Paradise Lost and the Puritan Movement

by Peyton Murphy

Title page of John Milton’s Paradise Lost, published by J.M. Dent, London 1903. public domain

In the early 1660’s, English poet and writer John Milton was a man whose life was in turmoil. He had lost his government job, his home, and was forced into hiding by the return of England’s monarch.1 England in the mid-seventeenth century was country in turmoil – the ousting of king Charles I by Presbyterian and Puritan powers from governmental rule in 1642 led to a series of failed attempts at democracy and church reform that, ultimately, resulted in the reestablishment of the monarchy in 1660.2 After enjoying a long period of influence, Puritans (Nonconformists)3 and their sympathizers were persecuted and oppressed in order ensure the Restoration was a success. Milton was amongst those who were once again in the margins. It was out of this situation, however, that emerged one of the great works of “English as well as Christian literature”: Paradise Lost.4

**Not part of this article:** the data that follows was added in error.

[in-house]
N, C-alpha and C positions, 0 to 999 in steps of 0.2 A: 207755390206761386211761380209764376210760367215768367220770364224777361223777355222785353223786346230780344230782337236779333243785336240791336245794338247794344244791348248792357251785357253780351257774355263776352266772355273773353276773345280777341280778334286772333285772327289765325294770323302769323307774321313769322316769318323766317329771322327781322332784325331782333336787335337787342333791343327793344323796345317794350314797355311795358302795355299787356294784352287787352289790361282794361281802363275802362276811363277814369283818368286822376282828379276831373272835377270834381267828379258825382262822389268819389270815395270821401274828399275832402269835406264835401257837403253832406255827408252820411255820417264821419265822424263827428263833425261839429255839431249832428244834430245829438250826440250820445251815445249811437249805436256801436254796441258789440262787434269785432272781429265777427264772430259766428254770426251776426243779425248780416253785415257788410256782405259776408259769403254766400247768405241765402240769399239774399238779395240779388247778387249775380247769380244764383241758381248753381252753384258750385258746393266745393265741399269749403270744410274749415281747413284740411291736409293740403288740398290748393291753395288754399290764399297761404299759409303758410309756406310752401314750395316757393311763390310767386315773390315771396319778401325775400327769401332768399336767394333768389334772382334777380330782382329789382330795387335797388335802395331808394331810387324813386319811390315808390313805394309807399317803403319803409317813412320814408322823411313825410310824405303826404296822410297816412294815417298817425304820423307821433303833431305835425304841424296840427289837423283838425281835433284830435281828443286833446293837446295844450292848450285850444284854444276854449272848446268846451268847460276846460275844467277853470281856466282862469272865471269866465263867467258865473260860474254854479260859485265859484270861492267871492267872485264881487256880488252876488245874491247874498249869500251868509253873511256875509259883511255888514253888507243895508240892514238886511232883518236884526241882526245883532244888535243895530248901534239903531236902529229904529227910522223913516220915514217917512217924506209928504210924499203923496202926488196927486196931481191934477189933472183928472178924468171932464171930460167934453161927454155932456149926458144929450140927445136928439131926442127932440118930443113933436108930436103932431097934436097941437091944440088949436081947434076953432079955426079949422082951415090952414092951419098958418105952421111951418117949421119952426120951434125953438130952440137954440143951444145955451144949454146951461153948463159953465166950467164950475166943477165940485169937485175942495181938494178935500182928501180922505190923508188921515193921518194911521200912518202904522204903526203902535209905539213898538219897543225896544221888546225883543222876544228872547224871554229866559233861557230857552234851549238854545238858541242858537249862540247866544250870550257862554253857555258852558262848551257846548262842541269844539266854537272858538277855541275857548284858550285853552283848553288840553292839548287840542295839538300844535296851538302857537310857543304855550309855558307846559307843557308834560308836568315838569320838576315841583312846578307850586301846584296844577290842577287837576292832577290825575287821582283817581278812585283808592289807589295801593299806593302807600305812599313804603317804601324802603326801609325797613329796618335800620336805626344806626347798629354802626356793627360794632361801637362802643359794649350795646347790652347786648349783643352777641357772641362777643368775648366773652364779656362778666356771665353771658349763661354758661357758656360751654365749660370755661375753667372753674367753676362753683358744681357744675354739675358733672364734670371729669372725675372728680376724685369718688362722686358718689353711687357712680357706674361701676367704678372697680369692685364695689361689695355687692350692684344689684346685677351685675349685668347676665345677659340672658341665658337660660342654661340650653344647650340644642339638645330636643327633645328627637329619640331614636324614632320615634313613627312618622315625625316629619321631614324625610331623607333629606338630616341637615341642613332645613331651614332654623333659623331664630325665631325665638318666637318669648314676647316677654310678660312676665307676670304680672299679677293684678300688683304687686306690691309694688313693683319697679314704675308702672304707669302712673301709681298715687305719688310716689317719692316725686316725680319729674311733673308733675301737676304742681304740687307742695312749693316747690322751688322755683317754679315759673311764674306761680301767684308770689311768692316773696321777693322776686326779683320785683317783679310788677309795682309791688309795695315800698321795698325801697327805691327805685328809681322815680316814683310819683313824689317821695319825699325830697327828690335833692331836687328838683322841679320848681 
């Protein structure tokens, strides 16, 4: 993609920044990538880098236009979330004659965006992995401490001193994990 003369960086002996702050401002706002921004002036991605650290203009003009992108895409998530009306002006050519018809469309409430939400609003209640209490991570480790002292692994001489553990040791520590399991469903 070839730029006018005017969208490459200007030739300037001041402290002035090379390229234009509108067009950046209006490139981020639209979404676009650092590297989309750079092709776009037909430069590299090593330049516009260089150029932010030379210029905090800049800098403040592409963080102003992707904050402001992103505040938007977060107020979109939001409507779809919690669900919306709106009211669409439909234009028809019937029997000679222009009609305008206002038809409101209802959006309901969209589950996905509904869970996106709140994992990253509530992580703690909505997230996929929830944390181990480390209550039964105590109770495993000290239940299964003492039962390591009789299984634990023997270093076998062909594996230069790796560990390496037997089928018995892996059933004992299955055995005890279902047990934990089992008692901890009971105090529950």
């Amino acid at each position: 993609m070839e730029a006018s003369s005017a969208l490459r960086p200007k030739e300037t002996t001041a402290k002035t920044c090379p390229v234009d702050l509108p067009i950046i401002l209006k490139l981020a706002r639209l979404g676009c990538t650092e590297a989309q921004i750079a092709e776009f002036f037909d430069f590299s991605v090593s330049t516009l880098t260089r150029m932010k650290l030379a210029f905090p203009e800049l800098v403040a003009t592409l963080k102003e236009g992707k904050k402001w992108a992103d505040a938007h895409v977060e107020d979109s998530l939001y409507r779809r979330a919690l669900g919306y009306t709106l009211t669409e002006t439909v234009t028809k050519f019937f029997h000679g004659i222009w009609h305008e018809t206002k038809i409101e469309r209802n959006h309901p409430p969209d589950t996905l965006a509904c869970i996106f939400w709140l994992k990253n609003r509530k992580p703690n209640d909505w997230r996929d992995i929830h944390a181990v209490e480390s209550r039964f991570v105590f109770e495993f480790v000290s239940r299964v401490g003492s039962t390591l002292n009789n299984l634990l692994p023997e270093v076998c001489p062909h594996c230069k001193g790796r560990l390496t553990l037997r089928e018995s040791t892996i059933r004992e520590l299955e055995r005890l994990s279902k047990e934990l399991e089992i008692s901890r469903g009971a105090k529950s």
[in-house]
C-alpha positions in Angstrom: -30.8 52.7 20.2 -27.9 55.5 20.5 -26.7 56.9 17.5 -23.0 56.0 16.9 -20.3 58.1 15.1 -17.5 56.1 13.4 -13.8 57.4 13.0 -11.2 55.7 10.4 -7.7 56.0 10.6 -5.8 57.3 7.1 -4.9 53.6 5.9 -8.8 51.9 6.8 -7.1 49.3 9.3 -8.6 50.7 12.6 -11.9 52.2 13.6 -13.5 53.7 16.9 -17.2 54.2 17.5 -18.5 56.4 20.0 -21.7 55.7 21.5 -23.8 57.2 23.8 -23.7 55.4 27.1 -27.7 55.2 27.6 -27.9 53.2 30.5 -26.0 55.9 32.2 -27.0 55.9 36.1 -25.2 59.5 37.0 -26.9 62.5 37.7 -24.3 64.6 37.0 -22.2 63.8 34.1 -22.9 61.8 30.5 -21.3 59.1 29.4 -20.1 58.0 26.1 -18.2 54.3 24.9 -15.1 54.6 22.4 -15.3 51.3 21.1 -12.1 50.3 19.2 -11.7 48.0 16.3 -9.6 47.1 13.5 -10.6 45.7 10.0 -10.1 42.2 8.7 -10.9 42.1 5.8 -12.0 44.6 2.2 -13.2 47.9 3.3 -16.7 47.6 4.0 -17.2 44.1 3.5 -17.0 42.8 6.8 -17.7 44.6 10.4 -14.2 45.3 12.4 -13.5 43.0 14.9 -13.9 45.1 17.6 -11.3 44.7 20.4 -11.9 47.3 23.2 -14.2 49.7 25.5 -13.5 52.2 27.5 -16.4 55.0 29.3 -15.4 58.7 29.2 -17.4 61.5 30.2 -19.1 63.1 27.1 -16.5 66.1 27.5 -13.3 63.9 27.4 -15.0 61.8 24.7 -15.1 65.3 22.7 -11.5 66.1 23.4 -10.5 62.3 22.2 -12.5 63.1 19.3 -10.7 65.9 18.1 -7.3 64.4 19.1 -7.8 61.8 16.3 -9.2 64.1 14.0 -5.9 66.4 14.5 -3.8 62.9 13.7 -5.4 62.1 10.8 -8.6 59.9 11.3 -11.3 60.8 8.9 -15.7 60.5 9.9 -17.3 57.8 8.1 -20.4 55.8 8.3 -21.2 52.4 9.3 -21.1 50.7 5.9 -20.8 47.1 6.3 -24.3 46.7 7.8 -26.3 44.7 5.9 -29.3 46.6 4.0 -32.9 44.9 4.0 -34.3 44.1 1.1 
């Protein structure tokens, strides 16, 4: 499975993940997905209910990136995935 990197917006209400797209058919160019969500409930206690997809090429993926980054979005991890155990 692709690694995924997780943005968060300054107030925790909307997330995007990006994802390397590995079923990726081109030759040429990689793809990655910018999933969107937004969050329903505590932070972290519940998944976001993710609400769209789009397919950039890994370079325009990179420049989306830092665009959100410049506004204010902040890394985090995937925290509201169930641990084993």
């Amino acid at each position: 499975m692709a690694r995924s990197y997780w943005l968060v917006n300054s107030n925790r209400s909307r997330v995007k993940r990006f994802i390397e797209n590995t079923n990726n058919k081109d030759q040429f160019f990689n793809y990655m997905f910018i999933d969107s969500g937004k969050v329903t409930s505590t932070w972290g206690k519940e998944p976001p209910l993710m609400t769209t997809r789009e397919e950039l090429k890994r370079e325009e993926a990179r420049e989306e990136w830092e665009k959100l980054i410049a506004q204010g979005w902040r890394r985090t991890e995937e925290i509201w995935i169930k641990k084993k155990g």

Before moving into the style, message, and legacy of Paradise Lost in the English-speaking world, some context must be given for the Puritan tradition it grew from, and with which author John Milton was closely associated. Those who would later be called Puritans belonged to a group that believed that England’s Reformation of the church did not go far enough.5 They desired for the Anglican church to both remove remaining vestments of Catholicism regarding ceremony and tradition, and to establish a more Presbyterian church like the one that existed to the north in Scotland.6 They were staunch Calvinists and desired a nation and church that mirrored Calvin’s Geneva: civilized, simple, and austere. They emphasized God’s sovereignty, human sinfulness, and made extensive use of Old Testament scripture to serve as illustrative examples of what it looked like to live a moral and Christian life7. They viewed the Bible the final word regarding all matters, superseding tradition and human reason. They also largely resisted the exercise of the kings’ authority over Parliament, who they saw as the greatest agent of reform in the country. When civil war erupted in England in 1639, Puritans in Parliament, who had the support of the clergy and laity, took control of the government.8 This was the movement that Milton was closely associated with (for he was an avid advocate for church reform and moral piety), though he would not have called himself a Puritan. This was also the government that collapsed and left him destitute, no longer being provided with protection or support. It was with this backdrop that Paradise Lost emerged.